Olive was aware of ludicrous behaviors- unspeakable things spoken - but what she did not understand is why she and her son, Christopher should walk into old age with a high and horrible wall between them.
Olive could be blunt, forthright, frank, and candid.
She had strong opinions- and judgements... she hated people who were late.. etc.
I happened to feel as strong as Olive did about a scene at a baby shower:
“A third gift was presented to Marlene’s daughter, and Olive distinctly felt distress. She could not imagine how long it would take this child to unwrap every goddamn gift on the table and put the ribbons so carefully on the goddamn paper plate, and then everyone had to wait—‘wait’ — while every gift was passed around. She thought she had never heard of such foolishness in her life”.
It was easy to understand Olive’s impatience and judgements. Of course she kept her thoughts to herself - but they were so human.
I could just picture that baby shower— the happy smiling guests - but also Olive - at 70ish years old... and her annoyance.
Another scene was puzzling and quite disturbing. I honestly wondered - where in the world was this coming from.
Kayley, was a young girl who took pleasure and money from a man - Mr. Ringrose - whom she cleaned house for - while unbuttoning her blouse. He watched - said thank you - then left her an envelope with cash. This went on for nine weeks.
“There was no one Kayley could tell about what had happened, and this knowledge stayed in her and made her almost constantly unwell”.
I won’t say how the short story ends... but it’s one to scratch your head with wonder.
I wasn’t prepared to feel so sad in some of these short stories- but I did.
Olive barely made it though a visit with her son, Christopher - his wife, Annabelle- and their three kids.
Olive was exhausted. Some quiet cruelty- coldness - was making me feel depleted. I felt so sad witnessing the detachment and bitterness between the bratty children and their grandmother - the imperfections of Olive never being able to do anything right - not even having enough milk or Cheerios...
My heart was breaking for the pain of ‘each’ of the family members... but I especially felt sad for Olive.
To have to feel rejected - judged by your adult children and grandchildren ‘while’ dealing with aging has got to really hurt. It’s a lonely hurt - that author,
Elizabeth Strout soooooo masterly and gracefully understands. Her skill of unraveling the complexities of family life and relationships is written with deep compassion for humanity.
It was so easy to imagine the different characters muddling through - carrying on - enduring the necessary sorrows and joys of their lives well beyond the pages.
This book could easily be a stand alone. Strout binds
together rich narratives - crafted much like she did years ago with her Pulitzer winning novel “Olive Kitteridge”... with great insights, tensions, humor, startling sadness, and compassion.
One of the most emotionally radiant novels about family- and what divides us in our relationships- and definitely about aging....that I’ve read in years.
Olive who has become a baggy old woman - thought about this:
“ The way people can love those they barely know, and how abiding that love can be, even when — as in her own case — it was temporary”.
Kudos- huge kudos and congrats to Elizabeth Strout for writing - ‘again’ a keenly observed lustrously imagined marvelous novel.
Thank you Random House, Netgalley, and the astonishing Elizabeth Strout
For those who loved Olive Kitteridge, as I did, have no fear. Olive is still Olive. And for those who have loved Strout’s previous books, a few characters make an appearance in this one. Olive is still the crusty, prickly, and judgmental woman who says what she thinks. But, she’s mellowing. Perhaps it’s the indignities of aging, or the fact that at her age the losses mount up quickly, but Olive takes a long hard look at herself and doesn’t always like what she sees.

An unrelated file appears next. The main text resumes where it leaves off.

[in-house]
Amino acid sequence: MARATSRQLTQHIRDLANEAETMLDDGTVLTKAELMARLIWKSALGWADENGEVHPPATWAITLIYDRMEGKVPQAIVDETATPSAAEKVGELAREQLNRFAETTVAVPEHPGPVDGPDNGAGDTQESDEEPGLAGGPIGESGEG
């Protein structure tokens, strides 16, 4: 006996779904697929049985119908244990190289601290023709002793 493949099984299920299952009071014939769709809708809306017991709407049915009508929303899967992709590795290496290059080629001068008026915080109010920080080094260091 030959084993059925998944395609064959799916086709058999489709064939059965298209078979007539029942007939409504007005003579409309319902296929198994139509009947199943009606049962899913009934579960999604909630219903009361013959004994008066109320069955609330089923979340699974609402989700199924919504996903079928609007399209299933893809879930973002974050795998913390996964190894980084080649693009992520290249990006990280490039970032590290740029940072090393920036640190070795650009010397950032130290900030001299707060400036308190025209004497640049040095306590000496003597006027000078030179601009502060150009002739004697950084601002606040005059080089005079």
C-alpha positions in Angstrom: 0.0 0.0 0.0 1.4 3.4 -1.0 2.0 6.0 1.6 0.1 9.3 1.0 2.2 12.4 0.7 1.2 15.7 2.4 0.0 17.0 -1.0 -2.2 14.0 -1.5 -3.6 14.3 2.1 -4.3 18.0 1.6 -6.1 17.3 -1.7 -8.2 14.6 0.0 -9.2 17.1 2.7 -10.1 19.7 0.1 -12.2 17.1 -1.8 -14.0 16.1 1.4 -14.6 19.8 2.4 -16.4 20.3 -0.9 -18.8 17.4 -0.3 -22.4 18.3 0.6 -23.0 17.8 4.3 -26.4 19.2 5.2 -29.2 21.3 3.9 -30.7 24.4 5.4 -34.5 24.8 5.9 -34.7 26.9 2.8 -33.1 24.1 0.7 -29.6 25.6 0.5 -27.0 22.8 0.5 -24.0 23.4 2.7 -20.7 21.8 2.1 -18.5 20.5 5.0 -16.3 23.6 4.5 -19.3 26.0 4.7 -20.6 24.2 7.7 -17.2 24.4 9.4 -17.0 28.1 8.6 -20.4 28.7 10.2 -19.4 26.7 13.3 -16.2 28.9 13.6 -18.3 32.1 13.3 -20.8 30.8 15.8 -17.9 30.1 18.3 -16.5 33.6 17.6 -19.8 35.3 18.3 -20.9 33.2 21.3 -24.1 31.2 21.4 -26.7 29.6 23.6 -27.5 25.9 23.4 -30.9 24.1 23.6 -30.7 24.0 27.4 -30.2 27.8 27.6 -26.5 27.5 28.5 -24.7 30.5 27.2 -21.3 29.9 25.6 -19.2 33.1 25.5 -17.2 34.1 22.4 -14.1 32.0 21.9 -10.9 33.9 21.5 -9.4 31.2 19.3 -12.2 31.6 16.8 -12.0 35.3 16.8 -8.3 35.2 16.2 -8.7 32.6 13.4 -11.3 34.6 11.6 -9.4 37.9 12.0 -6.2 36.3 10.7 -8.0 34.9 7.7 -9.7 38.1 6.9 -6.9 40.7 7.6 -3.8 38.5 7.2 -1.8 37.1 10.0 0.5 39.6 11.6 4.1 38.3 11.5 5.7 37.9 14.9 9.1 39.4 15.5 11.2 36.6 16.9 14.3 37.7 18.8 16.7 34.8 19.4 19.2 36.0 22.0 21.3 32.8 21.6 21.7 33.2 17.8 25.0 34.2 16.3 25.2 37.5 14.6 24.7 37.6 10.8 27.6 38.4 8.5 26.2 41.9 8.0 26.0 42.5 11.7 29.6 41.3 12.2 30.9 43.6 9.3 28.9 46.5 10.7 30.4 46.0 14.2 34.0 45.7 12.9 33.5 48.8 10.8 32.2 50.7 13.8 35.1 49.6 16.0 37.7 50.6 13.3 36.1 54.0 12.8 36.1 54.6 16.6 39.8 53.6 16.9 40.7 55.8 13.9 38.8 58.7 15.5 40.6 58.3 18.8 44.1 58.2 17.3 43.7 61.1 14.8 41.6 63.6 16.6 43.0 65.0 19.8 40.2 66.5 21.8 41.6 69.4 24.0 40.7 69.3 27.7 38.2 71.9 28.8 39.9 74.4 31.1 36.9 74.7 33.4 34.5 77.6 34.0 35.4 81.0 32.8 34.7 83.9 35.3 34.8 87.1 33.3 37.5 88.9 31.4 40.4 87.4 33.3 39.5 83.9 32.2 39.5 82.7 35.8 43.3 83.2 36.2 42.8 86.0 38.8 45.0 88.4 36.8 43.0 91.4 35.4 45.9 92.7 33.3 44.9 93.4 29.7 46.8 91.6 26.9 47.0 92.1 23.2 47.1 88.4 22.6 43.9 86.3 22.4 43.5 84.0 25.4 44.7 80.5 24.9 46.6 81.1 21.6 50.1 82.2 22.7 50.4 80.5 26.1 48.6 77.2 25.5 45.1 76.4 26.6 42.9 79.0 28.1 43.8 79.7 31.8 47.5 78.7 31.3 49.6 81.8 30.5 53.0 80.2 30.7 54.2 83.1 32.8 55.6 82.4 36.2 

As Olive deals with the harsh realities of getting older, she must also face some harsh truths about herself. There’s a particularly poignant moment when Olive realizes that how others see her is far different than she sees herself. Her eyes are opened that she has reaped what she has sown. Which should give satisfaction, but instead it made me even more empathetic, because the source of Olive's dysfunction is damage done in childhood. She doesn't want to be the way she is. It's complicated, this life of ours.
We see her struggling to be a better person, sometimes successfully, sometimes not so much. But as we saw in the first book, Olive has a soft center and can be incredibly understanding and kind as she reaches out to others who are hurting. Then the next moment she’s judgmental and ugly. Perhaps she is more like most of us than we care to admit, a combination of great characteristics with some not-so-nice ones. Olive simply says some things out loud that most of us might only think, as when she declares the art at a local art fair to be “crap”.
I loved that this book caused me to think and reflect. I could only read two stories at a time before stopping to absorb and discuss what I’d just read. If you aren’t in the mood to read about illness, death, and the indignities of aging, then you might want to set this aside for later. Having just lost my mother a few months ago, there were parts that were painfully true to life. As difficult as it was for me, I appreciate that Strout doesn’t sugarcoat the reality.
Strout writes beautifully and with enormous empathy for the human condition, and is one of the few authors who writes about ordinary lives in an extraordinary way. But, as in any collection, some of the stories resonated while others, not so much. I confess that several had me scratching my head for days. I simply couldn’t figure out why they were included or what purpose they served to the overall story. Except perhaps this: people are complicated and we are all struggling with the reality of being flawed humans in a flawed world.
Highly recommended, this would make an excellent choice for book clubs. I’m glad I had Marialyce as my book buddy to discuss this with as we read. This was going to be a solid 4 stars for the reasons I mentioned above, but days later I am still thinking about this book, so for that, it got bumped up to 5 stars.
• I received a digital copy of the book via NetGalley. All opinions are my own.